The study is cited as a conclusive source because it was a massive undertaking. It surveyed over 17,000 Americans; 40 percent were college graduates and 36 percent had at least some college education. Fifty-four percent were female and 46 percent male. Three-quarters of the participants were white.
The researchers identified 10 scenarios, including being physically abused, emotionally neglected and witnessing substance abuse, that counted as an ACE. Participants then acknowledged which scenarios they encountered and were given an ACE score of zero, if they didn’t undergo any, to 10, if they endured every one. Nearly two-thirds of the respondents identified as having at least one ACE.
The results showed that individuals who experienced ACEs were more likely to suffer from heart disease, lung disease, alcohol abuse, illicit drug addiction, depression, smoking, early pregnancy, attempted suicide and other health problems.
The CDC website states, “... some of the worst health and social problems in our nation can arise as a consequence of adverse childhood experiences.”
“This is probably the most important public health discovery, certainly in centuries, maybe of all time,” Garrison said.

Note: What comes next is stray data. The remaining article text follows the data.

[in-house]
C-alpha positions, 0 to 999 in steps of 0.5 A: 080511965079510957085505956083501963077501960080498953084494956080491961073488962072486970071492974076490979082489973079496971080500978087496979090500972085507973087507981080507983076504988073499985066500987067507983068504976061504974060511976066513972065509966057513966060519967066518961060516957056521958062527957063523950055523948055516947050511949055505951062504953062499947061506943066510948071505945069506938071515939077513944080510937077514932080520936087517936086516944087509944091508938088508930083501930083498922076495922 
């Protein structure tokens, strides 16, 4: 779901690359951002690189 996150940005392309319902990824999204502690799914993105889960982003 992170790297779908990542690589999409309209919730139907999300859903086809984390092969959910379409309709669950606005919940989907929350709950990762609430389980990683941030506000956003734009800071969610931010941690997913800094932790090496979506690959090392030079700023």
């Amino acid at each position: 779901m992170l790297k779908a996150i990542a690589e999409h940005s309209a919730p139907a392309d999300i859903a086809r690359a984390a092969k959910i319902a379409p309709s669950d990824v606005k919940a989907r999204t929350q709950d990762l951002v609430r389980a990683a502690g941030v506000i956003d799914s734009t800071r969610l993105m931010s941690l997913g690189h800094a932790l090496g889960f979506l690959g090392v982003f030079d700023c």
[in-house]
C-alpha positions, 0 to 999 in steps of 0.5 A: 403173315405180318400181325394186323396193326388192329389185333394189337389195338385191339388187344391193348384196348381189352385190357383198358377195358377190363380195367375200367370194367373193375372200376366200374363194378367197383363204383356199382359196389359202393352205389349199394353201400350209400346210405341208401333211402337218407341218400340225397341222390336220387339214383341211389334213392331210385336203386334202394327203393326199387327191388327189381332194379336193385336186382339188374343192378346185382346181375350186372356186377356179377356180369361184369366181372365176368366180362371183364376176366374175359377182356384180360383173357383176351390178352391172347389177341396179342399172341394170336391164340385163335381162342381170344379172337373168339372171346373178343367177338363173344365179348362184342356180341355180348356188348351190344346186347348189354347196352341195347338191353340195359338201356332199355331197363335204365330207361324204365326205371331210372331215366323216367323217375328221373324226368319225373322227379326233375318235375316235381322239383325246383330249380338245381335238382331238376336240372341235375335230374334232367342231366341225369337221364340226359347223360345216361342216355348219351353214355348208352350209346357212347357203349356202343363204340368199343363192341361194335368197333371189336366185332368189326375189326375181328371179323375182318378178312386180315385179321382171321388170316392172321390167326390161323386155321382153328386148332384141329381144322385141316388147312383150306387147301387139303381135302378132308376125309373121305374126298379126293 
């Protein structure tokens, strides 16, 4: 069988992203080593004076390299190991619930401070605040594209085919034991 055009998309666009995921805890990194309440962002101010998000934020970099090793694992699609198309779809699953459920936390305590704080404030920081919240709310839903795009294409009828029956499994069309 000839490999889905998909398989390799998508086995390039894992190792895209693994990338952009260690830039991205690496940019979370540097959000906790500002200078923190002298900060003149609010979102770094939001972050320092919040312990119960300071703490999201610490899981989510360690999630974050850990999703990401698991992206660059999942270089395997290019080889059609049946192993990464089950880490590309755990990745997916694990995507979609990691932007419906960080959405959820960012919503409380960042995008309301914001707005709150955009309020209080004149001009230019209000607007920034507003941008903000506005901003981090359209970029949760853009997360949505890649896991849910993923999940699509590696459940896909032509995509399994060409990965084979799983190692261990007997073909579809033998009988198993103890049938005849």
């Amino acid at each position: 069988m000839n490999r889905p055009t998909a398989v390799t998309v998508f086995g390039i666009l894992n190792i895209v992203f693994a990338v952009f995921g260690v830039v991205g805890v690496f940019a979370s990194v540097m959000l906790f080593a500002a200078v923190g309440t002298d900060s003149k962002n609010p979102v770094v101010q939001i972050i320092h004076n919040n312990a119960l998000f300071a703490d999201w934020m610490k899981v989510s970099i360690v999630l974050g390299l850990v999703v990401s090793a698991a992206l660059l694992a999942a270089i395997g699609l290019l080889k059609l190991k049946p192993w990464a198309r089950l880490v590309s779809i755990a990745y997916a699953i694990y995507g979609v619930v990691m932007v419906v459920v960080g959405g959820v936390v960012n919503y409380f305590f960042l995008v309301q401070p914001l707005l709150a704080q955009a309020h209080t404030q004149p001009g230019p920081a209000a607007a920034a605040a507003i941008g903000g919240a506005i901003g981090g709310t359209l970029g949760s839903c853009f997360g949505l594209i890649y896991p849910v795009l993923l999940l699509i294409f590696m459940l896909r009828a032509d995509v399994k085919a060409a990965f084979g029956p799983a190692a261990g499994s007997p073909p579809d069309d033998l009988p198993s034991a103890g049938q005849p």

The 2011 state Legislature mandated that Montana undertake its own ACE study.
Questions about childhood trauma were included in a survey that was answered by 5,855 Montana adults. Three out of five of them admitted they had at least one ACE.
The CDC identified four ACEs as a tipping point at which the risk of negative outcomes soars.
Seventeen percent of respondents, which could be extrapolated to over 135,000 Montana adults, identified themselves as having four or more ACEs.
“ACEs know no boundaries. They’re in all of our communities at some level,” Garrison said.
In early October, Robert Redford’s son, James, came to Helena to screen his documentary about an alternative high school in southeastern Washington and the students who were there as a result of their ACE scores.